Kroeker: Keep Converging With or Without Roadmap
SEC Chief Accountant Jim Kroeker said the Financial Accounting Standards Board and the International Accounting Standards Board should proceed with their efforts to converge U.S. and international accounting standards, even though the SEC commissioners have not yet formally approved the proposed roadmap to International Financial Reporting Standards.
Speaking on Friday at a conference on IFRS jointly sponsored by the American Institute of CPAs and the International Accounting Standards Committee Foundation, Kroeker urged standard-setters to look past the dispute over fair value vs. historical cost, and concentrate on providing transparency to investors in areas such as loans and credit losses.
I think its time for the accounting debate to turn away from whether its fair value or whether its historical cost, but to acknowledge that in some cases both sets of information are important, and then to discuss how best to portray them, he said.
Kroeker reiterated earlier statements that he and SEC Chair Mary Schapiro had made, indicating the SEC was turning its attention this fall to the proposed IFRS roadmap. When asked about the date, Kroeker said, There will be follow-up on the roadmap this fall. Asked to define the word fall, he noted that the season ends on Dec. 21.
But Kroeker emphasized that the accounting standard-setting boards should not wait for the SEC to make its decision on the final roadmap, and how the roadmap might change in light of the comments the SEC has received.
If the boards share the same objective to improve financial reporting, the boards have agreed that the projects that theyre working on are areas that need improvement, not just under U.S. GAAP but under IFRS, then I think convergence efforts should continue or would continue without an SEC finalization of the roadmap, he said. That isnt to say that it isnt important for us then to also determine the role of international reporting standards in the U.S., and I understand how that can help convergence efforts, but I dont think the absence of a decision should somehow impede efforts.
FASB Chairman Robert Herz and IASB Chairman Sir David Tweedie said at the same conference on Thursday that they are aiming to converge U.S. GAAP with IFRS by June 2011, the date recommended by world leaders at last months G-20 summit in Pittsburgh (see IASB and FASB to Meet Monthly on Standards Overhaul). The two boards plan to meet on a monthly basis, in person and by video conference, to resolve outstanding issues such as asset impairment and hedge accounting.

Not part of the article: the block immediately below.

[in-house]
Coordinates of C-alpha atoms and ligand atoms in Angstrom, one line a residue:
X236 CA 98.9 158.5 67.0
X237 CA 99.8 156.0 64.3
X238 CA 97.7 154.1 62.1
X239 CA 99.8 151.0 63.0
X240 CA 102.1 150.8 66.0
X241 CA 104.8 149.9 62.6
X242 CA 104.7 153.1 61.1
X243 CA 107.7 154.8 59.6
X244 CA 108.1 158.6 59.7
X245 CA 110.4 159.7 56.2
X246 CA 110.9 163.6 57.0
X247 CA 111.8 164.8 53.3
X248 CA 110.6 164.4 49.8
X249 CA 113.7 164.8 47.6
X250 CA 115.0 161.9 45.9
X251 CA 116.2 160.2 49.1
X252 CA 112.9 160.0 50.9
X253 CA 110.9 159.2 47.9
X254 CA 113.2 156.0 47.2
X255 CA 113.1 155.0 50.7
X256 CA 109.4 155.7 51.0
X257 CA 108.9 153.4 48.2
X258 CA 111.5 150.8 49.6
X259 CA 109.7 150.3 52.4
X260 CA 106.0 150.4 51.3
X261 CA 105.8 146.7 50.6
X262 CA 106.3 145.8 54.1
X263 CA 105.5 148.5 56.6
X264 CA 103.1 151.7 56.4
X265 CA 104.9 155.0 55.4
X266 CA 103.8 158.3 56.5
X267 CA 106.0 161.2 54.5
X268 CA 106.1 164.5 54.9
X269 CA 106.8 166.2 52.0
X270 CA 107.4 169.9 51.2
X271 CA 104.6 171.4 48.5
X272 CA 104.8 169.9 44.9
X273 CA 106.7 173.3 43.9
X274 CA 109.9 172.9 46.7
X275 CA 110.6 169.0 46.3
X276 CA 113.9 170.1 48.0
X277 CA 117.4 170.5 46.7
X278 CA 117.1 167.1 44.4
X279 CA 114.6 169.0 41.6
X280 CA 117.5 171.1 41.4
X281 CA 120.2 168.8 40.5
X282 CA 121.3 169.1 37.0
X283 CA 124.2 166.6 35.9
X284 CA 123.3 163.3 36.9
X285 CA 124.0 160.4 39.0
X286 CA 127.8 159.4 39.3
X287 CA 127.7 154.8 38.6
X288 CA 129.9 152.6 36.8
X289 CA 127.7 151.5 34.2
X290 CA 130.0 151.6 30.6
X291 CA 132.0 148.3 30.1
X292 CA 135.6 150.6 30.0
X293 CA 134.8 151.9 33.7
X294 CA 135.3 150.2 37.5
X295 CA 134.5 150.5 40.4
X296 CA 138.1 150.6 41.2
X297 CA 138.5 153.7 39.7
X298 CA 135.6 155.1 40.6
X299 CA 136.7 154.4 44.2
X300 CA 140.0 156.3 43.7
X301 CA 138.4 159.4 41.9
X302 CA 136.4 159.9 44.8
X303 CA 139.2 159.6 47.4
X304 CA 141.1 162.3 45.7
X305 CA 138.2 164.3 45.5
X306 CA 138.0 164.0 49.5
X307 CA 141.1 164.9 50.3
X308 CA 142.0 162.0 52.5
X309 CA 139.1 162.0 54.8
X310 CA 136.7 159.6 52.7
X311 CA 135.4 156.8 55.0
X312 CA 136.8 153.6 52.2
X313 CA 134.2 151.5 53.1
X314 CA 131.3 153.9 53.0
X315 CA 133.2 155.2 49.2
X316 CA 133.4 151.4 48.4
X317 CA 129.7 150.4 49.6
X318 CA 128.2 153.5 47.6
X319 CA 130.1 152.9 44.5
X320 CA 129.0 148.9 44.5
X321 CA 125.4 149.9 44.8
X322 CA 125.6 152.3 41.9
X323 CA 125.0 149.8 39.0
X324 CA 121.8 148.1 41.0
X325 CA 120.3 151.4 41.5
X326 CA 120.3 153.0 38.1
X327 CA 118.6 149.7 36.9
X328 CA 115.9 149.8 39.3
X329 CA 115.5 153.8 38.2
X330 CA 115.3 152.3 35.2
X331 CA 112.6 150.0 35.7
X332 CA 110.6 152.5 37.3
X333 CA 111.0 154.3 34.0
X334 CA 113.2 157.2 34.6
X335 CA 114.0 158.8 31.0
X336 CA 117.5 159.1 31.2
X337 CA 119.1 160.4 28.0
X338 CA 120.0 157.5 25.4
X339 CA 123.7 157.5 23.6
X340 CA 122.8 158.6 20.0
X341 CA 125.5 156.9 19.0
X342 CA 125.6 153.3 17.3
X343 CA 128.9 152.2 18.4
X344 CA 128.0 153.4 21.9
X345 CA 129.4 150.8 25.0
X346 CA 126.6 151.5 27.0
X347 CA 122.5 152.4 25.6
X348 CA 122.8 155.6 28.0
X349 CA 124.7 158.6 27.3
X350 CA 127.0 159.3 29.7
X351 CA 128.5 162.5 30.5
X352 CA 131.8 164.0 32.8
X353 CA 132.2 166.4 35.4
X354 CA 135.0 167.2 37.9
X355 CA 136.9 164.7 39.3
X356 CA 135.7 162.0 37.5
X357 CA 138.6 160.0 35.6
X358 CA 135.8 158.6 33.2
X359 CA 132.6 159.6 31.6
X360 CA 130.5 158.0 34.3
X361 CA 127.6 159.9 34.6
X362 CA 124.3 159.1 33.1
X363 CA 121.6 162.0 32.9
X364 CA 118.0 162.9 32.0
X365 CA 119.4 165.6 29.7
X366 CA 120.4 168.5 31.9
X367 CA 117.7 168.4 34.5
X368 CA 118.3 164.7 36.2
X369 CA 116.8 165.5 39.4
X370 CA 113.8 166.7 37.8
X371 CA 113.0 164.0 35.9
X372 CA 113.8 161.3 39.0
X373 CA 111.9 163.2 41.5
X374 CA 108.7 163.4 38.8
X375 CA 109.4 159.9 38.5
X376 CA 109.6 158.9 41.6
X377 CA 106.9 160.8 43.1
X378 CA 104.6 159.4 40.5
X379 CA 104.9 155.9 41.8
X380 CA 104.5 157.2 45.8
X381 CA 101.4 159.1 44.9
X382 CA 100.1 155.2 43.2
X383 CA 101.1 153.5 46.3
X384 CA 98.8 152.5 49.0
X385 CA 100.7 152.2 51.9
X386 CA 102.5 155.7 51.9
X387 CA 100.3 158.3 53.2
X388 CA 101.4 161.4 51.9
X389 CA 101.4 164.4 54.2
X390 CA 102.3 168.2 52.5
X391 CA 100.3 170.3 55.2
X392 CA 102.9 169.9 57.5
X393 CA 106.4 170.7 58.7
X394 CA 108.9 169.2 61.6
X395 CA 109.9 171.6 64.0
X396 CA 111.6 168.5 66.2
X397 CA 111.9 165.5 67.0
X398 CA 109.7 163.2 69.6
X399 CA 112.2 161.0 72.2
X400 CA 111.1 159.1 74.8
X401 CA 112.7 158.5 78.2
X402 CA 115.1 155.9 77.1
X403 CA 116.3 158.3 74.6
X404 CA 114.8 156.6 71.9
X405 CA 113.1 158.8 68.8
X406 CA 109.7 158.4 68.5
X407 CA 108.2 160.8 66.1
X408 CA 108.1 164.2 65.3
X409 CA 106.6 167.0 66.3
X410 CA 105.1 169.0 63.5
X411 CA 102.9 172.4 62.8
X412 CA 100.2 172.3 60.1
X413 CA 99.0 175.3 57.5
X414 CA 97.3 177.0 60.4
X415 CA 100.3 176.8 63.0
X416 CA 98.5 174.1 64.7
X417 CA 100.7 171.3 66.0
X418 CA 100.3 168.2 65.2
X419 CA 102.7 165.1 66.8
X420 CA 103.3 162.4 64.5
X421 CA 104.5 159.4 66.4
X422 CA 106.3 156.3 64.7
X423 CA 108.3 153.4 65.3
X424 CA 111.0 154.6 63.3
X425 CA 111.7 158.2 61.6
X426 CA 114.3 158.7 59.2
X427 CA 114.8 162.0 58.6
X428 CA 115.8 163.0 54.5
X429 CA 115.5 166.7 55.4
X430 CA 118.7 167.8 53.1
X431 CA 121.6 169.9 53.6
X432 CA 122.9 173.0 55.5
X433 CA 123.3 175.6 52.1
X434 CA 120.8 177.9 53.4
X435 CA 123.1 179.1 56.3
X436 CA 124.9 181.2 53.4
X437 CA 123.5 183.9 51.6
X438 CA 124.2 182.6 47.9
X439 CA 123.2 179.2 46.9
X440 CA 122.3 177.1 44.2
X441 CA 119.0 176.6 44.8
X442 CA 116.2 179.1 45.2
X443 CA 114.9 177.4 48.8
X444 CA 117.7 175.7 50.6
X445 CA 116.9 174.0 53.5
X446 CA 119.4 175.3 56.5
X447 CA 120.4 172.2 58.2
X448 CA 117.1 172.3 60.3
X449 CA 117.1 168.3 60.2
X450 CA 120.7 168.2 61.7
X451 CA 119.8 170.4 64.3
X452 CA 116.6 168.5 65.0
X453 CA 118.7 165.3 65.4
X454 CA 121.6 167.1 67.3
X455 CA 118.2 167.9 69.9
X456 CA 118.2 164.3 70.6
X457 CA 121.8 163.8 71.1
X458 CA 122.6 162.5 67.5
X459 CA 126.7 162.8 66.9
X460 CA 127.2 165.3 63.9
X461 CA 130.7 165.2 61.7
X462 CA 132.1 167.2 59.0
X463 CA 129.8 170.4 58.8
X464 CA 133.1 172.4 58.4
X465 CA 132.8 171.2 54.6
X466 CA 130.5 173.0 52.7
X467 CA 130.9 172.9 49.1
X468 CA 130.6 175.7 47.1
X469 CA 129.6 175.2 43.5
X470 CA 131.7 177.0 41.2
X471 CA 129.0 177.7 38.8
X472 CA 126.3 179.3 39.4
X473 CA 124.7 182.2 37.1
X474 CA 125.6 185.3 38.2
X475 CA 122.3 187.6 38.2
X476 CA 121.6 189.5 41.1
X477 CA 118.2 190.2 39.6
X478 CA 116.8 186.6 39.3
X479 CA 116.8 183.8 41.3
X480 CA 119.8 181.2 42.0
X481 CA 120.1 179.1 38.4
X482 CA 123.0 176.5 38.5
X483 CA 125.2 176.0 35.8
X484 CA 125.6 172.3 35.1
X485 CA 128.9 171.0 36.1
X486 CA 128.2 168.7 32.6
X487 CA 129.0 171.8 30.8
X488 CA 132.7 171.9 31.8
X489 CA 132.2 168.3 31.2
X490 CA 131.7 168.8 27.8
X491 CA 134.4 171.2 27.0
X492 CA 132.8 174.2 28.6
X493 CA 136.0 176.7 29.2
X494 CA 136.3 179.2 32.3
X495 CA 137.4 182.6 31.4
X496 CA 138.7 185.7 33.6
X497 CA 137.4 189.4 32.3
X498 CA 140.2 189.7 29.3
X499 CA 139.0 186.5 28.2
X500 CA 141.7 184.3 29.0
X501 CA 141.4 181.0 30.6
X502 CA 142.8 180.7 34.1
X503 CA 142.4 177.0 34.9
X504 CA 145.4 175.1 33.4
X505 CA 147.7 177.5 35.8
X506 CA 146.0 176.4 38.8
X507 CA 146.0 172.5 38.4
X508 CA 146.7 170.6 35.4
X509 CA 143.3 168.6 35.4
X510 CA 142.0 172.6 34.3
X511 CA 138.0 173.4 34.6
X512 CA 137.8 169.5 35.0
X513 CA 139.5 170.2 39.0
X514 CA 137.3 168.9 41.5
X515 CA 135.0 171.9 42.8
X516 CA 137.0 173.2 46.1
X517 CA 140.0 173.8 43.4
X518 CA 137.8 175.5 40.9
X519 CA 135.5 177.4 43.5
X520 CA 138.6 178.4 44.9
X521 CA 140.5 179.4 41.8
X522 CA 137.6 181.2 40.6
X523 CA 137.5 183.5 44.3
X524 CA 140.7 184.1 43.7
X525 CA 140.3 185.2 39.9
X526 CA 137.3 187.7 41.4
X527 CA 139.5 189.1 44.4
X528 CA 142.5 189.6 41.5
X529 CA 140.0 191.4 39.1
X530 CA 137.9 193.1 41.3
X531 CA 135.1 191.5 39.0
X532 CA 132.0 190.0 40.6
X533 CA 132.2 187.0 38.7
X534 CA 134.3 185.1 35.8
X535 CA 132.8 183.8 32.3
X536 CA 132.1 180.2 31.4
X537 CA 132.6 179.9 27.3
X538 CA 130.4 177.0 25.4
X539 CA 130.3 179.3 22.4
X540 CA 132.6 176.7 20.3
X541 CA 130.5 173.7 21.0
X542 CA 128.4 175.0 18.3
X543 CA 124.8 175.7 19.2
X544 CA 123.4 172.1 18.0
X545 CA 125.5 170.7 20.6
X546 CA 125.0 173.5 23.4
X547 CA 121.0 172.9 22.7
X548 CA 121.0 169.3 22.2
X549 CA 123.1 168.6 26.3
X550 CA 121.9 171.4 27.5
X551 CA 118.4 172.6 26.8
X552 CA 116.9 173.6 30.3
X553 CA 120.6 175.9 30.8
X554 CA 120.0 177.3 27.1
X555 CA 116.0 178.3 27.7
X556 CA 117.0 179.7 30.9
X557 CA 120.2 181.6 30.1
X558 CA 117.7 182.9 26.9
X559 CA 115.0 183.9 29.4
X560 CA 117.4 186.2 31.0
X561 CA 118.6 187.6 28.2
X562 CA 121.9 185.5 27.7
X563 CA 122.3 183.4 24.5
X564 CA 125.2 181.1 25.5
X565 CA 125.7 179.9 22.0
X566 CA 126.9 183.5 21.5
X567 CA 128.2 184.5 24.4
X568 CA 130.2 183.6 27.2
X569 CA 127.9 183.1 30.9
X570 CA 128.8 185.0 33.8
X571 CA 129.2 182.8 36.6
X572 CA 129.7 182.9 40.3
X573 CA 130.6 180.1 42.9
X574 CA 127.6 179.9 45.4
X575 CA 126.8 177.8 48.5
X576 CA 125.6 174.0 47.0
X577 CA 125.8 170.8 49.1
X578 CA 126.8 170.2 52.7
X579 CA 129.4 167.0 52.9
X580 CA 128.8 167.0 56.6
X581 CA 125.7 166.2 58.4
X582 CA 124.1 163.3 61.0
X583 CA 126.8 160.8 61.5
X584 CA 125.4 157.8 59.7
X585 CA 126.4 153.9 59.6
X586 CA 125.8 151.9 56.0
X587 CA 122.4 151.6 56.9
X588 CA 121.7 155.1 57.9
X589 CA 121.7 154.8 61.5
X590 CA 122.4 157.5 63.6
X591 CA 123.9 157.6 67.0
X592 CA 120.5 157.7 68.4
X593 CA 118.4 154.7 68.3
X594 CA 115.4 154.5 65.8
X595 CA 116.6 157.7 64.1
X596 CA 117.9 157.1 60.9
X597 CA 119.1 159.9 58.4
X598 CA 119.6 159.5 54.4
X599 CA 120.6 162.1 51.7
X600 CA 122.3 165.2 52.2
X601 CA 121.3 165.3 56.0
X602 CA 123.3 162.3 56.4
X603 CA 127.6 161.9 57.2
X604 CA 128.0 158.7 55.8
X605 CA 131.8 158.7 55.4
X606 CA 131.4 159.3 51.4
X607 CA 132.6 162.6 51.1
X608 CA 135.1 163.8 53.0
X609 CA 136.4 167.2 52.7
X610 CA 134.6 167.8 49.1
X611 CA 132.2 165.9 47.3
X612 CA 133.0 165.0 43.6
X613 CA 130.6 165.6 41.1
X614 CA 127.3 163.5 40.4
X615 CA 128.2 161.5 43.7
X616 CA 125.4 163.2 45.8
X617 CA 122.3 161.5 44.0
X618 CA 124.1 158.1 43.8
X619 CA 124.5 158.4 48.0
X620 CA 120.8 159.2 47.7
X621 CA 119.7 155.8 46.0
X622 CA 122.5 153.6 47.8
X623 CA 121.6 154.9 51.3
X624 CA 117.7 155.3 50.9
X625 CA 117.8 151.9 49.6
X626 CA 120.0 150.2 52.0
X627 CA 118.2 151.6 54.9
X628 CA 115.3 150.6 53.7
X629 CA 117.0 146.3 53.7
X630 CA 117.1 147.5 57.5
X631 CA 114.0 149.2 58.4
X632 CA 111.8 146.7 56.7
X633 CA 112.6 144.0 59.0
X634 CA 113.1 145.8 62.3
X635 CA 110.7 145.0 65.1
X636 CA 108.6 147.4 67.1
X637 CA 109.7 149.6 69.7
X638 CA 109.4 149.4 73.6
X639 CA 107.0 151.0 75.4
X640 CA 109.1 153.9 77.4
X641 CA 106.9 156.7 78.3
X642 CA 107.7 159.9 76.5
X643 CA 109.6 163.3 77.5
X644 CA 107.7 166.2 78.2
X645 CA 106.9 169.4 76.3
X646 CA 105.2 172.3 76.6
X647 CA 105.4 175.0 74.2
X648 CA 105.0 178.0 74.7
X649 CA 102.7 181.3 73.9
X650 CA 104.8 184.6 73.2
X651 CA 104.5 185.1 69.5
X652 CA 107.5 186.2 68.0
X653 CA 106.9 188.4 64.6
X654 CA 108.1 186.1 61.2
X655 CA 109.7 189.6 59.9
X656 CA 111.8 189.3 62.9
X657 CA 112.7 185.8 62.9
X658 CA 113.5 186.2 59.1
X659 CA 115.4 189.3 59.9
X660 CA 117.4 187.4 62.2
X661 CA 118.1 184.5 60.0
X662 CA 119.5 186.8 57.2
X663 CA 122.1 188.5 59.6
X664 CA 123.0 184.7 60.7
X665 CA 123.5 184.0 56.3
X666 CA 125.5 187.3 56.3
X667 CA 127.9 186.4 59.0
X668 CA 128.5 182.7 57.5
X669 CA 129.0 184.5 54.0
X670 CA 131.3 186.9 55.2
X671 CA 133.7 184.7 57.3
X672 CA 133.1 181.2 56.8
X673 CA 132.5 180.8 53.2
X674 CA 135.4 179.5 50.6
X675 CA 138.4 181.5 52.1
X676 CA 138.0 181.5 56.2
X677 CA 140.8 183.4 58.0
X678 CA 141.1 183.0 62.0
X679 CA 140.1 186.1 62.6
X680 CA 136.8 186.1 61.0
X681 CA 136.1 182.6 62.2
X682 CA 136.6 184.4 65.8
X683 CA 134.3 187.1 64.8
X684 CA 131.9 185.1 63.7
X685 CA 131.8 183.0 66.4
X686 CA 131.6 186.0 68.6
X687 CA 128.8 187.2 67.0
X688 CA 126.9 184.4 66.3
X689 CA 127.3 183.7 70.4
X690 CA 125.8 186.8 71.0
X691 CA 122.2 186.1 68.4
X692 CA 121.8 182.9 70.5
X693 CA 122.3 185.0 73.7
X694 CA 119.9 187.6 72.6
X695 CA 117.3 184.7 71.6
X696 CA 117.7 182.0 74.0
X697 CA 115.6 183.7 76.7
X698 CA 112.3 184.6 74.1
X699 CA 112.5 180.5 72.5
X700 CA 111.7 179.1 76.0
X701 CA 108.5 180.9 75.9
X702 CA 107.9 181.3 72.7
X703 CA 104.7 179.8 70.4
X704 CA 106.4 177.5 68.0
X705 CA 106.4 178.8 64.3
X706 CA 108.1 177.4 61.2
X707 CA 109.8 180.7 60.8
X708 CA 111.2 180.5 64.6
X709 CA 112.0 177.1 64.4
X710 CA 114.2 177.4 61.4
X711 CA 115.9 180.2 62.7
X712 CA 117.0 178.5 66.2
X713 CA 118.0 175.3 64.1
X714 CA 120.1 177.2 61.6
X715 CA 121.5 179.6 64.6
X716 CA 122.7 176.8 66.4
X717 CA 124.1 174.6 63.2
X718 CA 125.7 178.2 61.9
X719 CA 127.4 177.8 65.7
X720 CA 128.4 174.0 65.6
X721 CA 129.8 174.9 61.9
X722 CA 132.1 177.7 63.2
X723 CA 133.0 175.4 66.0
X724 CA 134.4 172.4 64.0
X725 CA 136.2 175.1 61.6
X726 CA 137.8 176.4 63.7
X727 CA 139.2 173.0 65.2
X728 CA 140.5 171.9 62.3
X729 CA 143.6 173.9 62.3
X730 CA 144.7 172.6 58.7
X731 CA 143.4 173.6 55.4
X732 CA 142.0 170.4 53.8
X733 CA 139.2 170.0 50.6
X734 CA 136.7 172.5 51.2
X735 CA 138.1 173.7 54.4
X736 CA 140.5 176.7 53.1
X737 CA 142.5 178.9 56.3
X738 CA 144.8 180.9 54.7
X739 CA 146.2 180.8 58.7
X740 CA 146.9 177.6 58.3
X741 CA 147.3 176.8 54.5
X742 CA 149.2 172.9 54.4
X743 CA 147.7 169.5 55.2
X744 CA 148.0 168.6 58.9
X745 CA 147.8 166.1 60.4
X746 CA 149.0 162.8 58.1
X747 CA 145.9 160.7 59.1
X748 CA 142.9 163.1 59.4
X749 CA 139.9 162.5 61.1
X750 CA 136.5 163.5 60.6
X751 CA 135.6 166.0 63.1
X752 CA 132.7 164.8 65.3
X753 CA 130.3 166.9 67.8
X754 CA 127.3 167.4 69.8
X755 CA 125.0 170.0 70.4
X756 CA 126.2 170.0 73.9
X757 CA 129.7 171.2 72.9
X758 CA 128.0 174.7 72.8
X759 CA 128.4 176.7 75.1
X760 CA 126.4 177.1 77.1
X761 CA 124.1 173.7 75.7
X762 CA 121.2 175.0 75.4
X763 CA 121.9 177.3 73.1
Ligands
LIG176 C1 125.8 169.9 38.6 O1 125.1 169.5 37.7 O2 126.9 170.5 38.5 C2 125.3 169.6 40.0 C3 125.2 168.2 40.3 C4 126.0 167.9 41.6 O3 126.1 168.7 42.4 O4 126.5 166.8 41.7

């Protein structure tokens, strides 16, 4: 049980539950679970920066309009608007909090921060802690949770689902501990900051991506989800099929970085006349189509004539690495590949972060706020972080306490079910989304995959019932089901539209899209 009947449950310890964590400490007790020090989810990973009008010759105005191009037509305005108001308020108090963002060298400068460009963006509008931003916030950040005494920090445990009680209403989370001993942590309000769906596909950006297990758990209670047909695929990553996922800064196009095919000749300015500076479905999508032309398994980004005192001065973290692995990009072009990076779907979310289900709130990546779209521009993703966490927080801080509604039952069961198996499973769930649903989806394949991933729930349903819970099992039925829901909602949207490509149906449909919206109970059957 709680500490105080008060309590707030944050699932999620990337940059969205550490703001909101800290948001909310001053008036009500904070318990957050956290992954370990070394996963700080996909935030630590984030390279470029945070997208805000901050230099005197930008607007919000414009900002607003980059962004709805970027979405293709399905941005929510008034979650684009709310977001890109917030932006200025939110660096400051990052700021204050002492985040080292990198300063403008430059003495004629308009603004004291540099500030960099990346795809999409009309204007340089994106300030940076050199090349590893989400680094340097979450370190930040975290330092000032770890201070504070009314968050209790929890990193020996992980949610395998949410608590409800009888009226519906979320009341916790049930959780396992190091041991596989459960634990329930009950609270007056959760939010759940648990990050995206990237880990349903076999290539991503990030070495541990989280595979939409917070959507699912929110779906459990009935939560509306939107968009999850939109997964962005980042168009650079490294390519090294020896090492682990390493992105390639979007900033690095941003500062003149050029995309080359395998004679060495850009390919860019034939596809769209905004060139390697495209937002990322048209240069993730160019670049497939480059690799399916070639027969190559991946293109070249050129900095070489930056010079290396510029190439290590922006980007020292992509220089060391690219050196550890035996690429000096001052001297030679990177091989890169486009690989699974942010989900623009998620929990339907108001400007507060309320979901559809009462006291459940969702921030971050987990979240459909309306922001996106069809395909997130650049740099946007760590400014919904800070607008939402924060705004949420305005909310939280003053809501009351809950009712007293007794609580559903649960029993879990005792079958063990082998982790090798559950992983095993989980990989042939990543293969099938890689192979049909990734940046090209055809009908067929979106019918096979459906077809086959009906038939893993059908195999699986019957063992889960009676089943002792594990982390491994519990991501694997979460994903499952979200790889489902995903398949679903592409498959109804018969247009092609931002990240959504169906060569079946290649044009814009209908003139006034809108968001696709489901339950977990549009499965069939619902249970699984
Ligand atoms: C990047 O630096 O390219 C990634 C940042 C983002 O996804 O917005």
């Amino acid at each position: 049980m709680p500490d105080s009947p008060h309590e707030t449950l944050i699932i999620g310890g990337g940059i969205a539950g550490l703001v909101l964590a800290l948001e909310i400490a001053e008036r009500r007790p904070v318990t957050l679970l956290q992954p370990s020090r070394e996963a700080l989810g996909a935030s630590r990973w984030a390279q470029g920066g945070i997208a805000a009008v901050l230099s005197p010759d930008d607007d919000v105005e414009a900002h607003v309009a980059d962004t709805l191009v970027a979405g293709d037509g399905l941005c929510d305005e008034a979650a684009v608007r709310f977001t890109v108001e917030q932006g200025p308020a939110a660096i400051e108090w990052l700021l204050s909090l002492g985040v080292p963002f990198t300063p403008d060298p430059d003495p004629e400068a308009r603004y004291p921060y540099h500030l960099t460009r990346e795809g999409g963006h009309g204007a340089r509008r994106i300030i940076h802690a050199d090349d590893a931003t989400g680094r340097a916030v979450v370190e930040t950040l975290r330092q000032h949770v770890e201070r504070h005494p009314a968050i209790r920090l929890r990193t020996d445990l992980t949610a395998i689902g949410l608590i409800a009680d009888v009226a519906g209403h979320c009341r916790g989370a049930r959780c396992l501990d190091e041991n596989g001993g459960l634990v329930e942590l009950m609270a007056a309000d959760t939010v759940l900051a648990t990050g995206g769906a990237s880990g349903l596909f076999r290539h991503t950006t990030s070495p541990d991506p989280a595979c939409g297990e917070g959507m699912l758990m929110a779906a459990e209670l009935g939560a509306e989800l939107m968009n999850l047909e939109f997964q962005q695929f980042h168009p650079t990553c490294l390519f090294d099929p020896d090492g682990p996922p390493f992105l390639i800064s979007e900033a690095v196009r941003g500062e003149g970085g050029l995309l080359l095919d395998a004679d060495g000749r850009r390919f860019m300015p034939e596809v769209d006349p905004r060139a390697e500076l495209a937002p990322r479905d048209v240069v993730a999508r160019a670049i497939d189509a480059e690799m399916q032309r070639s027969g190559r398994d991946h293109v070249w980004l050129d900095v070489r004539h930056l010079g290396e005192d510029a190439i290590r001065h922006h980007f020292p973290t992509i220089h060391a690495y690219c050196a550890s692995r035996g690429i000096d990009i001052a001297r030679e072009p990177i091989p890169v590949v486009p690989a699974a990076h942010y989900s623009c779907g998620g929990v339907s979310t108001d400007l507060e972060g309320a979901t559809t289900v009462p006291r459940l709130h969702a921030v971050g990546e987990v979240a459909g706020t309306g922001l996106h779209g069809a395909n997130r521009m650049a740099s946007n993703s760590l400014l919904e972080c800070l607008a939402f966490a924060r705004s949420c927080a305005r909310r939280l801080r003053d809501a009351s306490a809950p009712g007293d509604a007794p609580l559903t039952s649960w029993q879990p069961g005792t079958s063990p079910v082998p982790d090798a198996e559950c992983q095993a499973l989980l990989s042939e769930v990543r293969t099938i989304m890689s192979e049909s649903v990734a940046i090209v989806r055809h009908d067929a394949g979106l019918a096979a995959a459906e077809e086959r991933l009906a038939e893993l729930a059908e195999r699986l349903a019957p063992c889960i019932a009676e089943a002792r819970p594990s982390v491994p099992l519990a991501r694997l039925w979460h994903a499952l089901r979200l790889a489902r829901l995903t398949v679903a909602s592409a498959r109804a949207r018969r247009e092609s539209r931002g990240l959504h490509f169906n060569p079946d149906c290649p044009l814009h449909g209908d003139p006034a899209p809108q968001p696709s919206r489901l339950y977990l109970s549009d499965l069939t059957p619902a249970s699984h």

The two board chairmen plan to update their memorandum of understanding on their convergence efforts. Kroeker said his top priorities for the new MOU would be resolving the standards for financial instruments, revenue recognition, consolidation and derecognition, in that order.
Kroeker acknowledged that FASB had many issues to resolve, and he did not want to over-burden the board. He said that one of the lessons he had learned from the financial crisis was to be more cognizant of when to ask FASB to divert resources from its convergence efforts. Questions over standards might instead be resolved through other bodies such as the Emerging Issues Task Force, he noted, or companies might instead resolve them through disclosure, as in the Management Discussion and Analysis section of their financial reports.
IASB member James Leisenring discussed the thorny issue of revenue recognition that both boards are working to address. If you are familiar with the EITF agenda, you know that revenue recognition questions are ongoing, he said. They dont just go away.
U.S. GAAP and EITF guidance are followed around the world, he noted, because other countries need answers about how to deal with some of the unusual problems that emerge with revenue recognition. We are trying to converge, we are trying to simplify, and it would be nice if we could develop with clarity some principles for revenue recognition across various industries.